11:41 pm on Sept 18, 2008 (gmt 0)

Senior Member

WebmasterWorld Senior Member 10+ Year Member

joined:Mar 30, 2004
posts:1148
votes: 0


Thanks HugeNerd & Fortune Hunter for the idea of going to a staffing agency it does sound like something I will look into.

Thanks for the quote callivert I will keep that in mind.

So far I have contacted job center plus (the government job people) as they can post around the job for free. i have also posted the job to several free job websites/boards. I wish to get together many CVs, rate them and then get several in for an interview.

I will let you all know how I get on and what I do.

6:07 am on Sept 19, 2008 (gmt 0)

Senior Member

WebmasterWorld Senior Member essex_boy is a WebmasterWorld Top Contributor of All Time 10+ Year Member

joined:May 19, 2003
posts:3212
votes: 17


"Always take up references." - Essex_boy - was just about to repeat that comment.

Glad someones listening.

Once hired a guy suspected of murder, a quick reference check MAy have shown that up. (he was a poisoner, so no one let him near their drinks/food)

"There are two types of people that you don't want to hire, a friend or a relative." BananaFish - Agree with that, one firm I part owned had a friend on, as a result I couldnt be a ruthless as I needed to be at times as I didnt want to fall out with him. Not a good idea.

[edited by: Essex_boy at 6:08 am (utc) on Sep. 19, 2008]

12:25 am on Sept 21, 2008 (gmt 0)

Senior Member

WebmasterWorld Senior Member 10+ Year Member

joined:Apr 26, 2004
posts:778
votes: 1


he was a poisoner

Don't let him make the coffee in the morning :)

4:00 pm on Sept 22, 2008 (gmt 0)

Full Member

10+ Year Member

joined:June 2, 2008
posts:299
votes: 0


he was a poisoner

Don't let him make the coffee in the morning :)

You've got me thinking...maybe work-release program hirees would make great customer service reps for dealing with fraudsters and trouble customers...and excellent negotiators with tough vendors. :o)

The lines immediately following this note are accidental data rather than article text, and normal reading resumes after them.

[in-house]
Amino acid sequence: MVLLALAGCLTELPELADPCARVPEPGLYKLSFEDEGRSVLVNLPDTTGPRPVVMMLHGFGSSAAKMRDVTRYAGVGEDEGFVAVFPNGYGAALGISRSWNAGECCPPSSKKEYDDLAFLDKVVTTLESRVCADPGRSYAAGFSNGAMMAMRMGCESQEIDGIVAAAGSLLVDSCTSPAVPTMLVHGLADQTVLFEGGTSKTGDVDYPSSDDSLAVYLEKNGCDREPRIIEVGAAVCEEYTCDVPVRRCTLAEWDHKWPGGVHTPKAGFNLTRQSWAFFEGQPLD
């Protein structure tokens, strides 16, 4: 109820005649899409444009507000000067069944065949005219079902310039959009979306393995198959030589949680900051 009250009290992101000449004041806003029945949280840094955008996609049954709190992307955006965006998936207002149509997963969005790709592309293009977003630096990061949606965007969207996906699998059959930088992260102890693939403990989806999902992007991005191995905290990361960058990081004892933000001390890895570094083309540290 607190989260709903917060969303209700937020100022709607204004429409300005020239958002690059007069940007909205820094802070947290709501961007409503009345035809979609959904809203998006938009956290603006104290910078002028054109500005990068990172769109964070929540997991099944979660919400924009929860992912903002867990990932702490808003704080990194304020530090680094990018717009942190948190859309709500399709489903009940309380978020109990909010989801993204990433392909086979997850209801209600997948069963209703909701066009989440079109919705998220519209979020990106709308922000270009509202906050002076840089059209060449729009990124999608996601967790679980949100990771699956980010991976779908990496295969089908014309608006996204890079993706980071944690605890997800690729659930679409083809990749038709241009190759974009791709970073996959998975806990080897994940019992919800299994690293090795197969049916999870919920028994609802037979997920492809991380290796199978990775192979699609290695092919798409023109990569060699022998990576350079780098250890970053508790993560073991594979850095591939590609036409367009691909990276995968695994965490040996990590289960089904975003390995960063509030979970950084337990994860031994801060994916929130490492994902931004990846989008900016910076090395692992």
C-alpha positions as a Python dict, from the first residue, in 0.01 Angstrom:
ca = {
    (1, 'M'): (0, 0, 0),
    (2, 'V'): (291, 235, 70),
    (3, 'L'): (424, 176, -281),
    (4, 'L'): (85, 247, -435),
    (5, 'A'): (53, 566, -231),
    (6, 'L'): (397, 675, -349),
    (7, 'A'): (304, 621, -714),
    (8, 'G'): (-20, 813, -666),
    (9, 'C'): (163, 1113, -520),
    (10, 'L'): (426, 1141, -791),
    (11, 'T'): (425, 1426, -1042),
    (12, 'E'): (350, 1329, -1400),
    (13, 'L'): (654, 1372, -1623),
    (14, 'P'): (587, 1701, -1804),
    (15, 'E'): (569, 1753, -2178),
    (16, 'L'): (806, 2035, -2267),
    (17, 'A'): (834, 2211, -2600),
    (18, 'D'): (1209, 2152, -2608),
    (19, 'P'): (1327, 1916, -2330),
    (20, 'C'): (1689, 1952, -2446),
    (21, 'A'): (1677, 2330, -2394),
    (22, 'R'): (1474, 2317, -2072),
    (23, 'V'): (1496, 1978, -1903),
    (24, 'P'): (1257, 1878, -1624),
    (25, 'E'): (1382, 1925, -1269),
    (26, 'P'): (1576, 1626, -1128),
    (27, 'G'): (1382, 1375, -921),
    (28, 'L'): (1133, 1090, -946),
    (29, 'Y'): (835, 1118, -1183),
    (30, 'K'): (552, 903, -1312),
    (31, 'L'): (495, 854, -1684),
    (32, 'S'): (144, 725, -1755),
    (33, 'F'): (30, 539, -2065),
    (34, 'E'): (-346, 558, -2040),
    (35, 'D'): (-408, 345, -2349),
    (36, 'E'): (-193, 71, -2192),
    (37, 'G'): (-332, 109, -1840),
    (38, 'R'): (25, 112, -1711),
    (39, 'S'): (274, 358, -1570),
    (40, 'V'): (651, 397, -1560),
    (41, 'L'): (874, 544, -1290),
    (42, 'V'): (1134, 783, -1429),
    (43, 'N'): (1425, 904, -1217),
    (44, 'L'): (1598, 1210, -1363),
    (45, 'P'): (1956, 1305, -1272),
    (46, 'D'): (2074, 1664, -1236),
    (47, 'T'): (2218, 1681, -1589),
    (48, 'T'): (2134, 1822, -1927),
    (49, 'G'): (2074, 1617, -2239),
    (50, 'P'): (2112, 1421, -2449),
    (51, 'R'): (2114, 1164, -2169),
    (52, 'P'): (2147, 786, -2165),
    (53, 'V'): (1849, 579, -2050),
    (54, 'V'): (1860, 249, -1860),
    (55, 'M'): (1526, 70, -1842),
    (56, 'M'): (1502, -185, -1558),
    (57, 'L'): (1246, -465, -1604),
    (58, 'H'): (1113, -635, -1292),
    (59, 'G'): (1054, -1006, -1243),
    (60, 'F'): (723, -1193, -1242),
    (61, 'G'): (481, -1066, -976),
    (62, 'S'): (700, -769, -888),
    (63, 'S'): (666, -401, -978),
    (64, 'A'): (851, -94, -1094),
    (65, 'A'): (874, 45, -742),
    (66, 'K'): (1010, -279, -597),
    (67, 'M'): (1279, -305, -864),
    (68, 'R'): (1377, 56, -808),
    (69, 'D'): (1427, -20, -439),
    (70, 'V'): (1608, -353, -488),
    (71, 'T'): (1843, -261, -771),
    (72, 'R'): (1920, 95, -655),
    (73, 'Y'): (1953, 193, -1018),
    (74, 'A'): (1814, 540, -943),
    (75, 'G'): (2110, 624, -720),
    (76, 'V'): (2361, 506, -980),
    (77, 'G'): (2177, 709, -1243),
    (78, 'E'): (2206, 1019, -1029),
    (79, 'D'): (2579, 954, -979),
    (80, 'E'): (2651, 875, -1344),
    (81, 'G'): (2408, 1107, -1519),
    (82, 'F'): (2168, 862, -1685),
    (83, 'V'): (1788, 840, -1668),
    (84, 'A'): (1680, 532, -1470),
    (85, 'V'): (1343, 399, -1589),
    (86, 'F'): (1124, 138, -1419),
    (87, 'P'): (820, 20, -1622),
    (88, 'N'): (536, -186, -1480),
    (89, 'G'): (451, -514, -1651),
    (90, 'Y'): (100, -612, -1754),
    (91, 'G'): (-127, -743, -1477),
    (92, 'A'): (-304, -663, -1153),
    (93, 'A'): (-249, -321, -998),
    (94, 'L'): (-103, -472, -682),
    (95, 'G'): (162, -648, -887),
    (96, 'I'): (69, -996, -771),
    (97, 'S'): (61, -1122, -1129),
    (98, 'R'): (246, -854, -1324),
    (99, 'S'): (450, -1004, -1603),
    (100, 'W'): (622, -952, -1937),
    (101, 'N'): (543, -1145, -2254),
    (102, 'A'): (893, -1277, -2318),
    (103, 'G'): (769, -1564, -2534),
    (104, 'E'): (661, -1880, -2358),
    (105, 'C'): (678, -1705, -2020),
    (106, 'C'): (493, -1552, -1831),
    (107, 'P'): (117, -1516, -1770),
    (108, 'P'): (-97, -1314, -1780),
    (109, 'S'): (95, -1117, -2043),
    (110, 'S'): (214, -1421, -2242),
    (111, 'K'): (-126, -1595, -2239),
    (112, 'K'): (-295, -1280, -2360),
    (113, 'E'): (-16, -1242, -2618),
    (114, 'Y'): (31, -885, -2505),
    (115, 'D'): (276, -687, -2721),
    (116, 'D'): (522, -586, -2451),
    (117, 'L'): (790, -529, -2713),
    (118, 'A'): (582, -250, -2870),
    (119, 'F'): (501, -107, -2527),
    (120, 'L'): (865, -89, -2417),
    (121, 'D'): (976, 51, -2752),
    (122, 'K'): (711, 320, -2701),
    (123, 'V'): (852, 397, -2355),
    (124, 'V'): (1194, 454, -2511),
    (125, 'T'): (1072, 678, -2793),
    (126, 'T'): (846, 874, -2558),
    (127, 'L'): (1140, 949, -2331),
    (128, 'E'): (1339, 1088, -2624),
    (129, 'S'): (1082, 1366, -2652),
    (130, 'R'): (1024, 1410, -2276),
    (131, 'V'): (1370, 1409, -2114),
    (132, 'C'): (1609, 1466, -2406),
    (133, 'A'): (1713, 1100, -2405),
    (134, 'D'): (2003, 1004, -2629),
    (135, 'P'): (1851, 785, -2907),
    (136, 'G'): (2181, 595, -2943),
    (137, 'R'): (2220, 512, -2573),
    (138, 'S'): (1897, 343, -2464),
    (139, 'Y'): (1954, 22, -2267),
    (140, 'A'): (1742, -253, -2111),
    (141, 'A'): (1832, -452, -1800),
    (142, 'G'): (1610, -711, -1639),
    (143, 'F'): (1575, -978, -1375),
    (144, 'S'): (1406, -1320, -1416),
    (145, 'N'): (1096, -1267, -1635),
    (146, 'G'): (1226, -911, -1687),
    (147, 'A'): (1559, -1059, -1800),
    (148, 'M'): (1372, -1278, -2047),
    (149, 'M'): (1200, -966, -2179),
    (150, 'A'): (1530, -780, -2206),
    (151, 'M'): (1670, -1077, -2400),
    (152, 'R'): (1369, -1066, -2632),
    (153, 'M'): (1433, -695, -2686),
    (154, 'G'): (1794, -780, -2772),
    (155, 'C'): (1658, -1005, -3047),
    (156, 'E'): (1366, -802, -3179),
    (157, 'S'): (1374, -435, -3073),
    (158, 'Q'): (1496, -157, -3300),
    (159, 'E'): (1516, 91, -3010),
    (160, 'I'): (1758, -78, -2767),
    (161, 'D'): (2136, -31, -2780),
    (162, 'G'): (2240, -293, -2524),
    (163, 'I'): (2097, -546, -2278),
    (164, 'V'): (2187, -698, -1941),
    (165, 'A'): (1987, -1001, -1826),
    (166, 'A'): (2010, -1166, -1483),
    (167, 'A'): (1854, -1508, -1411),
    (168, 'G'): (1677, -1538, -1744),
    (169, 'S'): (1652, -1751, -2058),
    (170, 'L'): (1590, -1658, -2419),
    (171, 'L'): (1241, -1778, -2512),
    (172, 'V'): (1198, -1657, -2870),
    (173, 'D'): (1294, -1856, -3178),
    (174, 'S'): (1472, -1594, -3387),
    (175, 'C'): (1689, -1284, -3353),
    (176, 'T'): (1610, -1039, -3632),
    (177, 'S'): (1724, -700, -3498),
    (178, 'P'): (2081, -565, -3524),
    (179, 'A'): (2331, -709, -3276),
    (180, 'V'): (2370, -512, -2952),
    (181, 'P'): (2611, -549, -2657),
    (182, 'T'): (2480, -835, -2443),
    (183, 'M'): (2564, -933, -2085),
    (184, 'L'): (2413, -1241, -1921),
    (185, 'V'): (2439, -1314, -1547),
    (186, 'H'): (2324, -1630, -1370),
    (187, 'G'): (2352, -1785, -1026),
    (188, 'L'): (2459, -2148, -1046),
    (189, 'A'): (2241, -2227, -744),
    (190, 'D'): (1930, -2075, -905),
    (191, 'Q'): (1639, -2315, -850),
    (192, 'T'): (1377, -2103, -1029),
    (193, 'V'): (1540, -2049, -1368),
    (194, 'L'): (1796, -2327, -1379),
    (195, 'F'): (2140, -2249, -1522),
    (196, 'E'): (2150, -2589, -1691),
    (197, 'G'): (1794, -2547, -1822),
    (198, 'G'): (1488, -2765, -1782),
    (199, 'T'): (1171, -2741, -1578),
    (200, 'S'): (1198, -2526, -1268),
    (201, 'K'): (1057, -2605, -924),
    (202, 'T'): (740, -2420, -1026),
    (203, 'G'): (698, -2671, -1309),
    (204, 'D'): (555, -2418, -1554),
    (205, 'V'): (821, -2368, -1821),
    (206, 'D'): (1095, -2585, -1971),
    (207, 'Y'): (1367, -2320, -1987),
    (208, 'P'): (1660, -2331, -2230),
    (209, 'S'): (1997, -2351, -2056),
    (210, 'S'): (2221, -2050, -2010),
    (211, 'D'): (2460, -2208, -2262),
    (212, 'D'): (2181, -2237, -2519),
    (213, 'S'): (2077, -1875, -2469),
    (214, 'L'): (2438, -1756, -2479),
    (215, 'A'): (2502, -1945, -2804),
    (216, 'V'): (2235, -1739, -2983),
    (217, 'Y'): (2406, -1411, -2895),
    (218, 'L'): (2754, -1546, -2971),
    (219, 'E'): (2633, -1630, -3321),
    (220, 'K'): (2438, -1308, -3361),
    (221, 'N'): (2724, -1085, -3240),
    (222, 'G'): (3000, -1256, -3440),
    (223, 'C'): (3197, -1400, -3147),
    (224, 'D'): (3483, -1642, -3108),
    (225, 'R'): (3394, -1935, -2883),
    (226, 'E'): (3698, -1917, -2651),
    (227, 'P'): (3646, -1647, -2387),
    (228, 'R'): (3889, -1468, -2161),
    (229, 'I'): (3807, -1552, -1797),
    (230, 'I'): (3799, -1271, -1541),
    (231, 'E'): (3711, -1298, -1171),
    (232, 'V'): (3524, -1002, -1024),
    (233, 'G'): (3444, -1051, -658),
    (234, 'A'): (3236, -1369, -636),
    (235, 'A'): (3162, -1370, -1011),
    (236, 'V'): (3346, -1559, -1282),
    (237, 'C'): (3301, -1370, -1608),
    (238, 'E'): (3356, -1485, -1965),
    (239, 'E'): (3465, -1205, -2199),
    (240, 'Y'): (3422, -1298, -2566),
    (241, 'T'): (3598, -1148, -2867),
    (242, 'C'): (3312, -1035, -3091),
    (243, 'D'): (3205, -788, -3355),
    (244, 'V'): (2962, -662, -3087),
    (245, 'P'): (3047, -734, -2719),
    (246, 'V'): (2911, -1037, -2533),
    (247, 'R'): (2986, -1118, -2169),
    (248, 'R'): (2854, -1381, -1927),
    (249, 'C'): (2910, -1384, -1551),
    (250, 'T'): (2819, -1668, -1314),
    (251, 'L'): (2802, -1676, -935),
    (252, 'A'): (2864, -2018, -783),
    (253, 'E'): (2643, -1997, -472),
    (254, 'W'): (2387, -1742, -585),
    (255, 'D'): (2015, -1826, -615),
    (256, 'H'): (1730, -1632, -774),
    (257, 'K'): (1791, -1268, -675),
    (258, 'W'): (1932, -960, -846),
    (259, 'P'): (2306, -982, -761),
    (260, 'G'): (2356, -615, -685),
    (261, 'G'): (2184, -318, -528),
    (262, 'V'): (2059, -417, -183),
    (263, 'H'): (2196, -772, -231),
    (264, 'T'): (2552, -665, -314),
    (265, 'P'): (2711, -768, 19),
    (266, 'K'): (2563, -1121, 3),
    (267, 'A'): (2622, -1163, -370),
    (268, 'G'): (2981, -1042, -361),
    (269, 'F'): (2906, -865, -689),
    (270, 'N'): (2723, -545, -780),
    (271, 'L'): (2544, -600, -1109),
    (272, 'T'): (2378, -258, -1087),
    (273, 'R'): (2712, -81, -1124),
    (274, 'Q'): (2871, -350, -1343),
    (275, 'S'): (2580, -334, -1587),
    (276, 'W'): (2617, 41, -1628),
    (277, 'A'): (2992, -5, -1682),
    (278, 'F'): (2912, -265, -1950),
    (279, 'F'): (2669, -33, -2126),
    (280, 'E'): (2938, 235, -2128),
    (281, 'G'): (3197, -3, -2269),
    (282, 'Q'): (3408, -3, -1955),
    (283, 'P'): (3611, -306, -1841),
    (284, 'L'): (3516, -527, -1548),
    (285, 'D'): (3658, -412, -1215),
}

3:41 pm on Sept 24, 2008 (gmt 0)

Full Member

10+ Year Member

joined:June 2, 2008
posts:299
votes: 0


Any updates for us rj87uk? Have you interviewed or hired anyone?
2:25 pm on Sept 30, 2008 (gmt 0)

Preferred Member

10+ Year Member

joined:Oct 20, 2003
posts:526
votes: 0


When I started my business, a friend who has 5 businesses told me "Hire anyone, and fire them at the first hint of trouble". His reasoning was that they are on good behavior for the first month, and it is all down hill from there. He also had noted in 25 years of hiring hundreds of people that they don't give a good representation of themselves in an interview. Some look better than they are, some look worse. I thought his advice was horrible.

I was sure I could do a good job of screening people, and could manage effectively. Four years later I find myself agreeing with him. Half of the really good people that I have hired didn't seem anywhere near that good in the interview process. I have found it is really hard to judge a book by its cover.

As for the other advice:

1) Have a document made up of all responsibilities.
2) Make a to do list of all jobs that need done & daily tasks.
3) Have a practical interview with a few small tasks that would help find the brighter ones.
4) "Always take up references." - Essex_boy
5) "Your first and second employee, will take a deep cut into your profits." - minnapple. So on that note find a way to measure the success of the employee.
6) "There are two types of people that you don't want to hire, a friend or a relative." BananaFish

I agree with all the above, although most of the time checking references has been fruitless. People lie too much. I would also suggest that the document to guide the employee is written BEFORE hiring them. I have tried to do it after hiring with very little success.

I have also used temp agencies with good success. Let them spend hours and hours interviewing candidates while you keep working. Hiring the wrong person is much more costly than hiring the right person and paying a little too much.

2:41 pm on Sept 30, 2008 (gmt 0)

Senior Member

WebmasterWorld Senior Member 10+ Year Member

joined:Mar 30, 2004
posts:1148
votes: 0


Thanks for the advice gpilling, I have started creating that guide of tasks that I will need done on a daily bases and also started on a document of future plans and work that needs done.